These individual efforts mirror the broader pushes that Save Our Compost is undertaking across the city. The idea is to keep composting as community oriented as possible and for the city to fairly compensate those involved. The plan also includes a pilot program that would test various solutions for collecting scraps from bigger buildings, including public housing; a proposal for an expert-led study to determine how to more effectively accommodate brown bins on New York City’s limited sidewalk space; and an educational outreach strategy. These moves would set the stage for eventual mandatory food-scrap collection and a new, industrial-scale processing facility within city limits. “If we make composting mandatory, companies would be fighting with each other to come to New York to handle the processing,” says Brooklyn borough president Reynoso.
De Blasio’s City Hall did not embrace these plans, as evidenced by a surprise announcement the former mayor made in a press conference on Earth Day 2021: “Now, thankfully, we have the resources to bring curbside composting back!” de Blasio declared. To an outsider not steeped in the world of waste, this probably sounded like a happy resolution to the compost story. But de Blasio’s fix didn’t address any of the systemic problems that originally plagued New York City’s pre-pandemic program.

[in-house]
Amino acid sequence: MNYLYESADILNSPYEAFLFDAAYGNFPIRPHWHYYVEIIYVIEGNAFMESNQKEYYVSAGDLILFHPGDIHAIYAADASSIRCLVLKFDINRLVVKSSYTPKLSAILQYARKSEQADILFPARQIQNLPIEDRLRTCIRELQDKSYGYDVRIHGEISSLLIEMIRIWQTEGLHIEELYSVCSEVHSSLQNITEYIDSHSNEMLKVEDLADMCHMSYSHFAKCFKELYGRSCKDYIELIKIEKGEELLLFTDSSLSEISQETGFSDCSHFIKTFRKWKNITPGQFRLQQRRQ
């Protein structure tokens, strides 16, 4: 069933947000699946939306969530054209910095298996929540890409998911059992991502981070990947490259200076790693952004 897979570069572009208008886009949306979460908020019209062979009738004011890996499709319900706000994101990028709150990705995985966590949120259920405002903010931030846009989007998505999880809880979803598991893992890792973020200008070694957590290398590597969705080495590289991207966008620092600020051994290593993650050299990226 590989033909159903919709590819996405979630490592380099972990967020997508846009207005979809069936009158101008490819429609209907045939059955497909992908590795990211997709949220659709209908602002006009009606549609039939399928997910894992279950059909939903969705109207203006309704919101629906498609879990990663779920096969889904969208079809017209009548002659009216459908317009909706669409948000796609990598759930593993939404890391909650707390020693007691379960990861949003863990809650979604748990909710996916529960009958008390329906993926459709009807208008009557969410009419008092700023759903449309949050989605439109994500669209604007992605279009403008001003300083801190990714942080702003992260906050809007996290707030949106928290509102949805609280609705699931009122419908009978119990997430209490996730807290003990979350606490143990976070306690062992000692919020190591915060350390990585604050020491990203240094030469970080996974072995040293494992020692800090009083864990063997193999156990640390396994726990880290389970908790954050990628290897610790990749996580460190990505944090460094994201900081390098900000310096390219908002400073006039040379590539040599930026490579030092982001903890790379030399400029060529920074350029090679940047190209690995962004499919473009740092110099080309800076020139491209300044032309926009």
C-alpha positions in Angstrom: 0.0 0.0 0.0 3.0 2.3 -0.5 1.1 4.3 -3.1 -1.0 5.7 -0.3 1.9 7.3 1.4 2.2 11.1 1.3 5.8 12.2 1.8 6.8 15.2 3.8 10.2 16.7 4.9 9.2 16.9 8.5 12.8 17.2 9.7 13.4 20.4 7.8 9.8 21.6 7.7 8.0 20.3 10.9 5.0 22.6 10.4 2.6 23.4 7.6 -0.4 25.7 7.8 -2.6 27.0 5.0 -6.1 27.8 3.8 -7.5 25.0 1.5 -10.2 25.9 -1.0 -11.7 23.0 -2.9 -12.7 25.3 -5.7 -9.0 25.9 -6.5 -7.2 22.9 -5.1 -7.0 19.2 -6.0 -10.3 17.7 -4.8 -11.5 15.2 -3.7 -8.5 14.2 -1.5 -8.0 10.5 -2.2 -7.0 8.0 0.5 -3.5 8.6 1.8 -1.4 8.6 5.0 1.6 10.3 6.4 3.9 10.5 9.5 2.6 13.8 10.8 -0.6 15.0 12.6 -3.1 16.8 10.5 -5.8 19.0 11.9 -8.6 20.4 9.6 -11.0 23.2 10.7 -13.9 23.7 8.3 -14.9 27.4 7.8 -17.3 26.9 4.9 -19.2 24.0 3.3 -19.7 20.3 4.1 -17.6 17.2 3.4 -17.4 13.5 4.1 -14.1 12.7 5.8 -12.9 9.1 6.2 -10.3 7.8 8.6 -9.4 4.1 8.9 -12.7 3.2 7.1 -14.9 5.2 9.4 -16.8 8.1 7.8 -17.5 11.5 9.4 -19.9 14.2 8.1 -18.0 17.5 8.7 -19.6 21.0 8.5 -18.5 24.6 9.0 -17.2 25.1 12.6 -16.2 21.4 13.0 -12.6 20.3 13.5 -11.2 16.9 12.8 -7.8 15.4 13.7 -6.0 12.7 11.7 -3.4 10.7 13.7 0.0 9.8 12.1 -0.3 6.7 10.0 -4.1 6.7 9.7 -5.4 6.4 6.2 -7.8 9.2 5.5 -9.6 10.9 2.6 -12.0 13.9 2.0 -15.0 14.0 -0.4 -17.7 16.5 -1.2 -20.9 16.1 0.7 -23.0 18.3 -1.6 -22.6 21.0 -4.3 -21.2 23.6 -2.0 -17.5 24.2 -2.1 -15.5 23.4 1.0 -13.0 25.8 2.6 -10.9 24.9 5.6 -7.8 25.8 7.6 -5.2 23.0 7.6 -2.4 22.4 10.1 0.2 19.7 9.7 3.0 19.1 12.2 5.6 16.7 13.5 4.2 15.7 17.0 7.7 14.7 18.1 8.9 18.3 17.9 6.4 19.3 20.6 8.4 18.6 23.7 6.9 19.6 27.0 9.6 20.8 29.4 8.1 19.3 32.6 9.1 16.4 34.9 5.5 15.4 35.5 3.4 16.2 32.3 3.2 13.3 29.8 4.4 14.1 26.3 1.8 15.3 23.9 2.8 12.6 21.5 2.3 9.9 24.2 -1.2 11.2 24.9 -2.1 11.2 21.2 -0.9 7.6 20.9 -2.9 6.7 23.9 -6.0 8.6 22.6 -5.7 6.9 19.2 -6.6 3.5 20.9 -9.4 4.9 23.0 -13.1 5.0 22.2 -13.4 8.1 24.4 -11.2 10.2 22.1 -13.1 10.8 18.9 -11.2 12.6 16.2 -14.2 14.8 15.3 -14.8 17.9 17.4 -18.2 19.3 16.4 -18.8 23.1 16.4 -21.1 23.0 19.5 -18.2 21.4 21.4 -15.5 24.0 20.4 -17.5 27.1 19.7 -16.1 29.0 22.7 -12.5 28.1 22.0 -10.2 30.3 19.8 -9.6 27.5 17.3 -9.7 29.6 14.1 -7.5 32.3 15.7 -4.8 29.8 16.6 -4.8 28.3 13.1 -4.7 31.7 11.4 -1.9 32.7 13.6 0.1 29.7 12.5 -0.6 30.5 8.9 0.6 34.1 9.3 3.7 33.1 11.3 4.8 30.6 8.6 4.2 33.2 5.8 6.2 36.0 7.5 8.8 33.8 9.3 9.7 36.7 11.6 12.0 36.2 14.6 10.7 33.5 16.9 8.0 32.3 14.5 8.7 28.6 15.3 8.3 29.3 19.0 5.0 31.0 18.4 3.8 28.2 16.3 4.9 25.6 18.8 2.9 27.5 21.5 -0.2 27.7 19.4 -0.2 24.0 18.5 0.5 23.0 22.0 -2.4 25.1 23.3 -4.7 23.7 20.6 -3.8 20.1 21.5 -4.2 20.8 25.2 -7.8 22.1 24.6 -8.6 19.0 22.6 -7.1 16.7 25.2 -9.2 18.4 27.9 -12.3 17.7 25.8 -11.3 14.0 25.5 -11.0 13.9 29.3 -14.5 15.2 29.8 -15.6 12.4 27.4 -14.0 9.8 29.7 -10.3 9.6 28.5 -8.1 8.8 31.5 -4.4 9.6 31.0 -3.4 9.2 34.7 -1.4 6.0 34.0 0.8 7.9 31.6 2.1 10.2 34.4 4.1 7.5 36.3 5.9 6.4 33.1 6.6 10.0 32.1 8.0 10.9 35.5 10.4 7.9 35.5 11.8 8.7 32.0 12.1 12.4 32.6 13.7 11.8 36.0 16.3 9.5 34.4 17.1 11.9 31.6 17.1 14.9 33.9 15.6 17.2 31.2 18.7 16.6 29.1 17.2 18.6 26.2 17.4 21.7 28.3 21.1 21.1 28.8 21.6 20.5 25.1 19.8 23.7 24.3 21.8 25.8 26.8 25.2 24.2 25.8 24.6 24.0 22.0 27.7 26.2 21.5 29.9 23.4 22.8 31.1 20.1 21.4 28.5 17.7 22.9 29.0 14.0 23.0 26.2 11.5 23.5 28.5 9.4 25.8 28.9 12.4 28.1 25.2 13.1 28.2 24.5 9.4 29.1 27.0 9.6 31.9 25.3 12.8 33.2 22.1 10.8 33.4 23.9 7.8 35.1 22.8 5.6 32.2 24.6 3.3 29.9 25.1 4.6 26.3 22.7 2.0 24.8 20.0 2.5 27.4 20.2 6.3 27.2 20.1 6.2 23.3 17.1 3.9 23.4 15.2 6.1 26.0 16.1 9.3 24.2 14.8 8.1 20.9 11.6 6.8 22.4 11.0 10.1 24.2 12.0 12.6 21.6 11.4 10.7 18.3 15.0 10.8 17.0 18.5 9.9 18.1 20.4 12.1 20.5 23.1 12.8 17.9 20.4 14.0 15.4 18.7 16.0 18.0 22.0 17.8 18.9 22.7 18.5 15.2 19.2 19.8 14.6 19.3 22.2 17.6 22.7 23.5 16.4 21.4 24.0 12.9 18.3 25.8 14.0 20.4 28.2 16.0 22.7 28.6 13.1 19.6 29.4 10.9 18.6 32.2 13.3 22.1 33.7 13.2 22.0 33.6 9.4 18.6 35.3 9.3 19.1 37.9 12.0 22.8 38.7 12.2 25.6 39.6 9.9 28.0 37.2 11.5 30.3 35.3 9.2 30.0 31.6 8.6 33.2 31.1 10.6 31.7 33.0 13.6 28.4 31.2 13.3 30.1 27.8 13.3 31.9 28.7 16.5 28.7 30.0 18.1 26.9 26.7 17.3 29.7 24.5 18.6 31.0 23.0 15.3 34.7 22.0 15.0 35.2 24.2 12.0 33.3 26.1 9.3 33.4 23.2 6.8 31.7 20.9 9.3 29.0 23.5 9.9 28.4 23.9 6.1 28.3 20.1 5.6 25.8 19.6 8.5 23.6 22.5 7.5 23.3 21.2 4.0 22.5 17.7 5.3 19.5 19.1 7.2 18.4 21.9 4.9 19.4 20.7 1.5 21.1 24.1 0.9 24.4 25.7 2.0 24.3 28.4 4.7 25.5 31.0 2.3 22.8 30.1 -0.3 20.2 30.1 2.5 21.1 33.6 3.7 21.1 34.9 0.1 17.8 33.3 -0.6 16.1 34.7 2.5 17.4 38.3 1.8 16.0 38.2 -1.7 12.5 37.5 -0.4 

“I really feel like he just smacked us in the face,” Domingo Morales, a master composter (essentially a compost PhD, earned through a mix of hands-on training and volunteer hours) told me the day after the announcement. “He took away the program that Bloomberg started back in 2013 and then just reinstated the same program on Earth Day 2021.”
Save Our Compost is looking to the new mayor, Eric Adams, to take the lead on zero waste. “Given that Eric Adams is vegan, we are hopeful that he’ll be receptive to what the NYC compost projects mean to the city,” Reyes said shortly after Adams was elected in November 2021. “However, as of now, his campaign has yet to make a meaningful environmental pitch.”
The Adams administration declined an interview request for this story. But in late February, the mayor’s office announced planned budget cuts that included suspending the compost program’s reintroduction and expansion—a line item that represents just 0.02 percent of the city’s overall budget. Adams told The New York Times that the program was “broken,” because participation was too low.
As Wood points out, this only highlights what Save Our Compost has been saying all along. “There are major problems with the fact that the composting program is not mandatory,” he says. “It’s just not going to collect enough material, because landlords cannot be compelled to listen to their tenants.”